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Who is the tragic hero in "Antigone", and what's Antigone's tragic flaw?

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lola21 | Middle School Teacher | eNoter

Posted January 4, 2010 at 2:09 AM via web

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Who is the tragic hero in "Antigone", and what's Antigone's tragic flaw?

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mstokes | College Teacher | Valedictorian

Posted January 4, 2010 at 2:51 AM (Answer #1)

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The hero/heroine is Antigone herself and her tragic flaw is one of pride.

Antigone is too prideful and does not obey the law that King Creon has made for Theban citizens: that no one can bury Polyneices' body. Instead of listening to her ruler, Antigone decides to bury her brother anyway simply because she loves him. It is because of this pride that she is later condemned to death.

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mstultz72 | High School Teacher | (Level 1) Educator Emeritus

Posted January 4, 2010 at 3:22 AM (Answer #2)

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Oedipus is the prototypical tragic hero, according to Aristotle in The Poetics.  Aristotle has little to say about the play Antigone, which presents at least two primary tragic heroes: Creon and Antigone.

My favorite definition of tragic hero is critic Northrop Frye's:

Tragic heroes are so much the highest points in their human landscape that they seem the inevitable conductors of the power about them, great trees more likely to be struck by lightning than a clump of grass. Conductors may of course be instruments as well as victims of the divine lightning.

According to this definition, Creon, as king, is the "highest point" of the human landscape and the greatest "conductor" of divine lightning.  Antigone is highest among women, ahead of her time in her outspokenness against men and authority. Therefore, Haemon and Eurydice are the lower points of the human landscape, the "clumps of grass," who are also struck down by the strike.

Death is also a deciding factor.  Antigone dies; Creon suffers more.  Haemon is affected by both Antigone and Creon's stubborness; Eurydice is affect by Creon's stubborness and the death of her son.  It's a tragic cause and effect: hubris leads to bad law; hubris leads to stubborn rebellion of bad law; hubris leads to stubborn punishment of rebellion; hubris leads to hasty suicide.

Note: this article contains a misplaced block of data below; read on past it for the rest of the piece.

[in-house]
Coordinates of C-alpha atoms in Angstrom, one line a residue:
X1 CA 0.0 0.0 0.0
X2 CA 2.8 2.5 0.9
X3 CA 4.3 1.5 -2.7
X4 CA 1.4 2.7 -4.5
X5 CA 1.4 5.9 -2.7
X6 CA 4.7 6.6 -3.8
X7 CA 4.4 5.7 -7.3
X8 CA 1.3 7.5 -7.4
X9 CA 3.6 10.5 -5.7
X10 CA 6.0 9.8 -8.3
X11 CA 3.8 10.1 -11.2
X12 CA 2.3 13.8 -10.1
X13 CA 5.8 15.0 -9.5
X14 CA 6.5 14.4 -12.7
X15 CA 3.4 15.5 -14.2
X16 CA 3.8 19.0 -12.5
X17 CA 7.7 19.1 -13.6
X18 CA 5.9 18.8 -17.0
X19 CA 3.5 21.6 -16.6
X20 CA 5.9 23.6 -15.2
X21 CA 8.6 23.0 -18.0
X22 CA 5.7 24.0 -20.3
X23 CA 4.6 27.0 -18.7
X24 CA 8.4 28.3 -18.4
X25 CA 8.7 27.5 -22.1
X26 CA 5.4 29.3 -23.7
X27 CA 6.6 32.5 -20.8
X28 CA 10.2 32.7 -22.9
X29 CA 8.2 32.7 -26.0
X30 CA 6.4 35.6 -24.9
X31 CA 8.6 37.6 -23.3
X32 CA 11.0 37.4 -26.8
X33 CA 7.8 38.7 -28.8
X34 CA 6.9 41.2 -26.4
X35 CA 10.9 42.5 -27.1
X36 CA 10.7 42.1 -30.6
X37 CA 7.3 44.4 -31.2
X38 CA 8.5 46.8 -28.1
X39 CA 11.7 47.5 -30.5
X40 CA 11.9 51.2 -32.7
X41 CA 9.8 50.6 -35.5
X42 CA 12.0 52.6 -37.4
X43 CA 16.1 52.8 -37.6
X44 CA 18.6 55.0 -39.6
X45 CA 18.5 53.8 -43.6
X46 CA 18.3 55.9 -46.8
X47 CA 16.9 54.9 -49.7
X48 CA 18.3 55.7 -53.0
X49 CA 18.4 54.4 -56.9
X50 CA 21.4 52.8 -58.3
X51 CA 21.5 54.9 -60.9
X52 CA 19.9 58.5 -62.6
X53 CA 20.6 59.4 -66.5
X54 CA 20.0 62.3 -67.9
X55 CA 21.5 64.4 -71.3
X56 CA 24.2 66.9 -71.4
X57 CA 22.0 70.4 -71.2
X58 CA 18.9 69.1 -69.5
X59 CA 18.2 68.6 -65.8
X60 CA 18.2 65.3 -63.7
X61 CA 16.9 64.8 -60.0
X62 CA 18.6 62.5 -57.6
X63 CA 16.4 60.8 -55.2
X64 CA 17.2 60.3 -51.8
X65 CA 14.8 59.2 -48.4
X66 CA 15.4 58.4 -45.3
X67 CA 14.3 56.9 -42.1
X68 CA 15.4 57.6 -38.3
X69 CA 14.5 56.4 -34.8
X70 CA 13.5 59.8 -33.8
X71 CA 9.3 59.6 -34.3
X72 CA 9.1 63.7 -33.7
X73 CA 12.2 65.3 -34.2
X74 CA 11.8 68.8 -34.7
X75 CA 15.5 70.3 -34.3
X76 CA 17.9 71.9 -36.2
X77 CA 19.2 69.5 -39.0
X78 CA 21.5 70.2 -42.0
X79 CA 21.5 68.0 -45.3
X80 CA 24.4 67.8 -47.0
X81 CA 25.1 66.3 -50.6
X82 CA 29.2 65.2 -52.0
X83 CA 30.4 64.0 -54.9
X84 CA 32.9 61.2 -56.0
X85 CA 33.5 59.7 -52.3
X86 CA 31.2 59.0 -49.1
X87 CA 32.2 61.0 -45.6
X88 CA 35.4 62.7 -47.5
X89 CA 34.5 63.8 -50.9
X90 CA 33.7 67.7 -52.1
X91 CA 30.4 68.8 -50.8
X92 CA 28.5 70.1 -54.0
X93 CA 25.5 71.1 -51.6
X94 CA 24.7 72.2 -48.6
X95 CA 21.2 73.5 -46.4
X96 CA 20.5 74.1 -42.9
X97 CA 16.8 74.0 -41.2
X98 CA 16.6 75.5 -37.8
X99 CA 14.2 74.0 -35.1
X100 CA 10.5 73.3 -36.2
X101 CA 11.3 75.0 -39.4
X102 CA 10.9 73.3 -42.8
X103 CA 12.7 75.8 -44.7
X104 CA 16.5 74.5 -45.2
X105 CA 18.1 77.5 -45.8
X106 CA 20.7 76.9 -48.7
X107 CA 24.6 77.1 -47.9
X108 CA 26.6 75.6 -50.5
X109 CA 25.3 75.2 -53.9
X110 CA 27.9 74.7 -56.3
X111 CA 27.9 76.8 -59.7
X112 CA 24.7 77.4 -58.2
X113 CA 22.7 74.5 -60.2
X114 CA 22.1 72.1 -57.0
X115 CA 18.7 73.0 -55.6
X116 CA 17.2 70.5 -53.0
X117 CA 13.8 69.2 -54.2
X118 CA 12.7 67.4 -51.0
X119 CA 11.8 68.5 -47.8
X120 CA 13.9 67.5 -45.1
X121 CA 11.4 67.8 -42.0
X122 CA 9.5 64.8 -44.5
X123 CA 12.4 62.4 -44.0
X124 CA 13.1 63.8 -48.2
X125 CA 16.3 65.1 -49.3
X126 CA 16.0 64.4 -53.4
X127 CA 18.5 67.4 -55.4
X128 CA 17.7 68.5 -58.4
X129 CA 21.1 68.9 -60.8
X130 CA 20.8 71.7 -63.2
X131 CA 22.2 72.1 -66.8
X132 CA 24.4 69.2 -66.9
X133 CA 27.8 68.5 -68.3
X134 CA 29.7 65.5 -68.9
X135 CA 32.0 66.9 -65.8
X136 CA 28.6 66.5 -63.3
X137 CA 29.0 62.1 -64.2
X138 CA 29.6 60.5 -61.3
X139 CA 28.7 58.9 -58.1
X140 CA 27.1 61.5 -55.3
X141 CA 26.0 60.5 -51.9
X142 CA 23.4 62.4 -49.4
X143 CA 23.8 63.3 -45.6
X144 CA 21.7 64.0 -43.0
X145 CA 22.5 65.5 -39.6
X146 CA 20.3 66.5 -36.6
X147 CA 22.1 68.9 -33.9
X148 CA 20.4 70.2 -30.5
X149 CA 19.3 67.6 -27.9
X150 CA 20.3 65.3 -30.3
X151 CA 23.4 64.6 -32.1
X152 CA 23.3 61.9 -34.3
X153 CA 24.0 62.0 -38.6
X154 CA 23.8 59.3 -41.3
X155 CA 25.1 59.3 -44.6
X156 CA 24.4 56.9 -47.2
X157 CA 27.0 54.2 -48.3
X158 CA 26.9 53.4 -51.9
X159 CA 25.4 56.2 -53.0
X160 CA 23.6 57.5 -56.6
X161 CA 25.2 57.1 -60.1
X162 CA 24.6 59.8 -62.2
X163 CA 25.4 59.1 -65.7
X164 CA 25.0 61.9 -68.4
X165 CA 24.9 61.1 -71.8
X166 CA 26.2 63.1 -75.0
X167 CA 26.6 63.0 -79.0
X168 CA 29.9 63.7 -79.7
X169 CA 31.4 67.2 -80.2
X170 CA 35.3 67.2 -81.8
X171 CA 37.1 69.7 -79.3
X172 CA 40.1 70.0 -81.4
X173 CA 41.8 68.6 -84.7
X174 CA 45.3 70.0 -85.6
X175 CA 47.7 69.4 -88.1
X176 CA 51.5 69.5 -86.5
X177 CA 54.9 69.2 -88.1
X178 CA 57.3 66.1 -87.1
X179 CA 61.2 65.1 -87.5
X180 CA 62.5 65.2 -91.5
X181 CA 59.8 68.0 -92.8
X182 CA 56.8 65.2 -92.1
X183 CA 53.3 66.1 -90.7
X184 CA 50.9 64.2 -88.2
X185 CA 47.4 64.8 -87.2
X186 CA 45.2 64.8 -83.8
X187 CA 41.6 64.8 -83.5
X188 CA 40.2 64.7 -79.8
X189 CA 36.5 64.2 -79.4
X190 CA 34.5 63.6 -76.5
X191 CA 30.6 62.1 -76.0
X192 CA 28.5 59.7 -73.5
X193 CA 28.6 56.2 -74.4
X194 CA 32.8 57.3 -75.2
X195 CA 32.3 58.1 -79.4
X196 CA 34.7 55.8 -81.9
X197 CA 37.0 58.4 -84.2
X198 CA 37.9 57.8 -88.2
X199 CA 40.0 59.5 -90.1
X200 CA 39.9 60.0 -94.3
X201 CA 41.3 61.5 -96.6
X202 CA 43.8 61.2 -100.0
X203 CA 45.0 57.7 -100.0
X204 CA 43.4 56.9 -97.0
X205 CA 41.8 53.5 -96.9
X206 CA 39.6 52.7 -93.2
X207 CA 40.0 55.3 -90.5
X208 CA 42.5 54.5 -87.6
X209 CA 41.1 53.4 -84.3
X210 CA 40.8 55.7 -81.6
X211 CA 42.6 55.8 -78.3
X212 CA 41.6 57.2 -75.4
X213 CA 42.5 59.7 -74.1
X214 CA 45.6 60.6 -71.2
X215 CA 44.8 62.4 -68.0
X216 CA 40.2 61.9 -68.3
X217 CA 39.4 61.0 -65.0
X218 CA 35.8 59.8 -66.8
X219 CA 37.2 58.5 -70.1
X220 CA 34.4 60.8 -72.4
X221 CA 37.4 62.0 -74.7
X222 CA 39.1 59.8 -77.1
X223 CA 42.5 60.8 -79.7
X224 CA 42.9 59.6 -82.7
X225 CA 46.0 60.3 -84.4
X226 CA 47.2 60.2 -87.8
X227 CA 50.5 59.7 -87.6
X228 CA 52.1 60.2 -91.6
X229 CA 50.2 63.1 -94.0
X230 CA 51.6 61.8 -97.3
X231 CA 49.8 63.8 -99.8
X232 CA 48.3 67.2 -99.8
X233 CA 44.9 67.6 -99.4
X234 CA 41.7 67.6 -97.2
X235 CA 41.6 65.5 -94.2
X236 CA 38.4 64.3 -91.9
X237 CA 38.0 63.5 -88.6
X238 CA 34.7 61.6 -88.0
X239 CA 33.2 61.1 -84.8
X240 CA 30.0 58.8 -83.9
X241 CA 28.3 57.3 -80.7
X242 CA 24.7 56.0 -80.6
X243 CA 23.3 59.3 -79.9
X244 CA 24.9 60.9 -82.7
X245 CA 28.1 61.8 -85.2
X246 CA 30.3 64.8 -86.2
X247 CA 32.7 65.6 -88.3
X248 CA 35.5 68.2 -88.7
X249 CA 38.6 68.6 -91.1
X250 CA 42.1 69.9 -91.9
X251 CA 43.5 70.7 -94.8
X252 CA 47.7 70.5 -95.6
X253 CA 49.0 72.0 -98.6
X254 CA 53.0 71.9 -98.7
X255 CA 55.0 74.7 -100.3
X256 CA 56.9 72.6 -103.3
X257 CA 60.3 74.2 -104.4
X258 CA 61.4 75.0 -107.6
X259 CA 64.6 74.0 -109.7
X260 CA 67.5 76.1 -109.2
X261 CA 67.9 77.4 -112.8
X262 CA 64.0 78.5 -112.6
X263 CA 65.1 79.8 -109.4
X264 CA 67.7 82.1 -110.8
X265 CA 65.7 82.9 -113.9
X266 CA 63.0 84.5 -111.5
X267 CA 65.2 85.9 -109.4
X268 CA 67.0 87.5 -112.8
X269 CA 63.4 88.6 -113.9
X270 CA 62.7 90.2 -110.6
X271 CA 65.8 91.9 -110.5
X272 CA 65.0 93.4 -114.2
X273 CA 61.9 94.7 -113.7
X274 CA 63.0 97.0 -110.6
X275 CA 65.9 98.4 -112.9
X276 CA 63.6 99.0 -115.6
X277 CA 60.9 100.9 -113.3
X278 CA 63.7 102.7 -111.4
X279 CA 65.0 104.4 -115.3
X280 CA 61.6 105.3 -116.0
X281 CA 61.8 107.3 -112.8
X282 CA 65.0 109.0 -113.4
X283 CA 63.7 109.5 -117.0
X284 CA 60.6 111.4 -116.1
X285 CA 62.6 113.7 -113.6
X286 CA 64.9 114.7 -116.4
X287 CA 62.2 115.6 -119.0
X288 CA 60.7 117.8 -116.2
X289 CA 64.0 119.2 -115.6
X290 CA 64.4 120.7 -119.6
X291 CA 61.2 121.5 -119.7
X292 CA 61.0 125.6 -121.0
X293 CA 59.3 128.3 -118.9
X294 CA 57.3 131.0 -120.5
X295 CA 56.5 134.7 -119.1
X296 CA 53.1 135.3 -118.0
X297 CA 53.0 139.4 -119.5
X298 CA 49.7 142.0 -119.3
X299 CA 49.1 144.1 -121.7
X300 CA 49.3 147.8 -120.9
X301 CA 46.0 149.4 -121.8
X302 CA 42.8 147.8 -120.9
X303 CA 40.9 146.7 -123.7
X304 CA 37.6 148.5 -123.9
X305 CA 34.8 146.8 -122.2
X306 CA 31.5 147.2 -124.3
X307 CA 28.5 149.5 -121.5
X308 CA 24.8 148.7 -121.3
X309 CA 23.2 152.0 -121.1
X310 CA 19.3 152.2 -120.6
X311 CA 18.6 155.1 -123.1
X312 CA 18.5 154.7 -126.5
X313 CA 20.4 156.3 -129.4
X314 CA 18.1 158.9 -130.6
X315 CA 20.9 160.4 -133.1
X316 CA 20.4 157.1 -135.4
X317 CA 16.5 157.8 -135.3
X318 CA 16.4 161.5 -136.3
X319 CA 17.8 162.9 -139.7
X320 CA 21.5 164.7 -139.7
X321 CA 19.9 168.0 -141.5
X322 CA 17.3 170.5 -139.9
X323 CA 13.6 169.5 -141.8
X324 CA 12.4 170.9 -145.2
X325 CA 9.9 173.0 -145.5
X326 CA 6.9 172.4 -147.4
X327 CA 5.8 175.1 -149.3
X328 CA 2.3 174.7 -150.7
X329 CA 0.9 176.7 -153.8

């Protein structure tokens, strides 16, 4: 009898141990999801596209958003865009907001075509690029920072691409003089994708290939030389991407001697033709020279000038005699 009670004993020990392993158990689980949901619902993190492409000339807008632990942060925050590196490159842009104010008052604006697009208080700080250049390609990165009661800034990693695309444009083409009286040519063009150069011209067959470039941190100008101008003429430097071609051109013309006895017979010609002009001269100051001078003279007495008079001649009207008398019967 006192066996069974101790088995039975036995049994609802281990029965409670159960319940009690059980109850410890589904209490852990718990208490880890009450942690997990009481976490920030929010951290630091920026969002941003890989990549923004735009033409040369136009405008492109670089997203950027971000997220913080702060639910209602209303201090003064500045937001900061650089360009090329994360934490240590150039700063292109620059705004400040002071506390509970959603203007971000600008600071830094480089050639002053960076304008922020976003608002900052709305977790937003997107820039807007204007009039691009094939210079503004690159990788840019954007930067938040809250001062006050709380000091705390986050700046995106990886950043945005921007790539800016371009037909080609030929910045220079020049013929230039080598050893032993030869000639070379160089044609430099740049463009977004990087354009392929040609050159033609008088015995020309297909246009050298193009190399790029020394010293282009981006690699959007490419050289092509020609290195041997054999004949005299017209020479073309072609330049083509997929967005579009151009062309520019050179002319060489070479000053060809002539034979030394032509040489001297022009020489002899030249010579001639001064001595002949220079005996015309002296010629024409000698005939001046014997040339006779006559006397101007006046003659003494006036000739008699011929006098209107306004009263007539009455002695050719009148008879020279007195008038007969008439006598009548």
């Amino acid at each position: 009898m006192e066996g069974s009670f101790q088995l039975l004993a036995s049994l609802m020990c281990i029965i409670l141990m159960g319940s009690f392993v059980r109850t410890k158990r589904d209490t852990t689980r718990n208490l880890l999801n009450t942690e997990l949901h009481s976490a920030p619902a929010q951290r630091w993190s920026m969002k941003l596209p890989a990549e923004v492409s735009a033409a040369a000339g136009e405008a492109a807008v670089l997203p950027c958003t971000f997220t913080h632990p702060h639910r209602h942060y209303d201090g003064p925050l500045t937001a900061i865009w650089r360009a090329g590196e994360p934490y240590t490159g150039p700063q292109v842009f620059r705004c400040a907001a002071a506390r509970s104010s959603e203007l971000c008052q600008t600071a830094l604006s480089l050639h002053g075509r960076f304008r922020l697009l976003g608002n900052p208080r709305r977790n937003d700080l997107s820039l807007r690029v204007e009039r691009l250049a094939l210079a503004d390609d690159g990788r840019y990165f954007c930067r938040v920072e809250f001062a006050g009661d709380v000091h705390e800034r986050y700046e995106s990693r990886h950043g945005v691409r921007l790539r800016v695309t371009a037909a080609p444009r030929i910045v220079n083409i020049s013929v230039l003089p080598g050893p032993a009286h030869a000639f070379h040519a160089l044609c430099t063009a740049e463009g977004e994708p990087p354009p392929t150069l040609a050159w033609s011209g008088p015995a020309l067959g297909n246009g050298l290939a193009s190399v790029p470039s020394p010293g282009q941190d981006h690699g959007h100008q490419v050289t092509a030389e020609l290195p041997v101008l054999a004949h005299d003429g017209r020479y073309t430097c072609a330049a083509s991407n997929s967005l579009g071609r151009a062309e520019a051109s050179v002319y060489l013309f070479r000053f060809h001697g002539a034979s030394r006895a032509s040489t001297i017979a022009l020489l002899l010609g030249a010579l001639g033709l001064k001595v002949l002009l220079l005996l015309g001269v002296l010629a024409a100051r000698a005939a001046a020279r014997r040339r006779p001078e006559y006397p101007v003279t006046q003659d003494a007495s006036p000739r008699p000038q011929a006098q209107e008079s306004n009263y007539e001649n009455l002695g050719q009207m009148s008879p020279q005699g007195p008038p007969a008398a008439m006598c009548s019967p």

Really, the play involves two lightning strikes, two tragic heroes who present two extreme cases of hubris in the exercise of and reaction to law and power.  Sophocles, as much as he wants to be objective, sides with Antigone, I think.  He gives her the moral high ground, as she upholds gods' law above man's.

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giorgiana1976 | College Teacher | Valedictorian

Posted January 4, 2010 at 2:56 AM (Answer #3)

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In the center of Sophocles' plays  - Ajax, Antigone,  King Oedipus, Electra, Philoctetes and Oedipus at Colonus - is the dramatic conflict of characters, who come to the awareness and knowledge of truth through their own suffering. As stated classical Bernard Knox, "Sophocles presents us, the first prototype of the tragic hero - a hero who helped by the gods and opposing the people make a decision knead until the level of his individual deep layer of his nature, physis, and then remains firmly in position in heroic manner, fierce, passionately even to self-destruction.

In Antigone, the play is centered on opportunity of the burial of traitor Polinice, Antigone's brother. Antigone's family loyalty enetrs into conflict with the  responsibility and civic pride of King of Thebes, Creon. Finally, Antigone, one of the greatest literary figures, showing resistance to the authority, gets win, but with a terrible price. Creon finds the truth too late to  save her and his family itself is destroyed.

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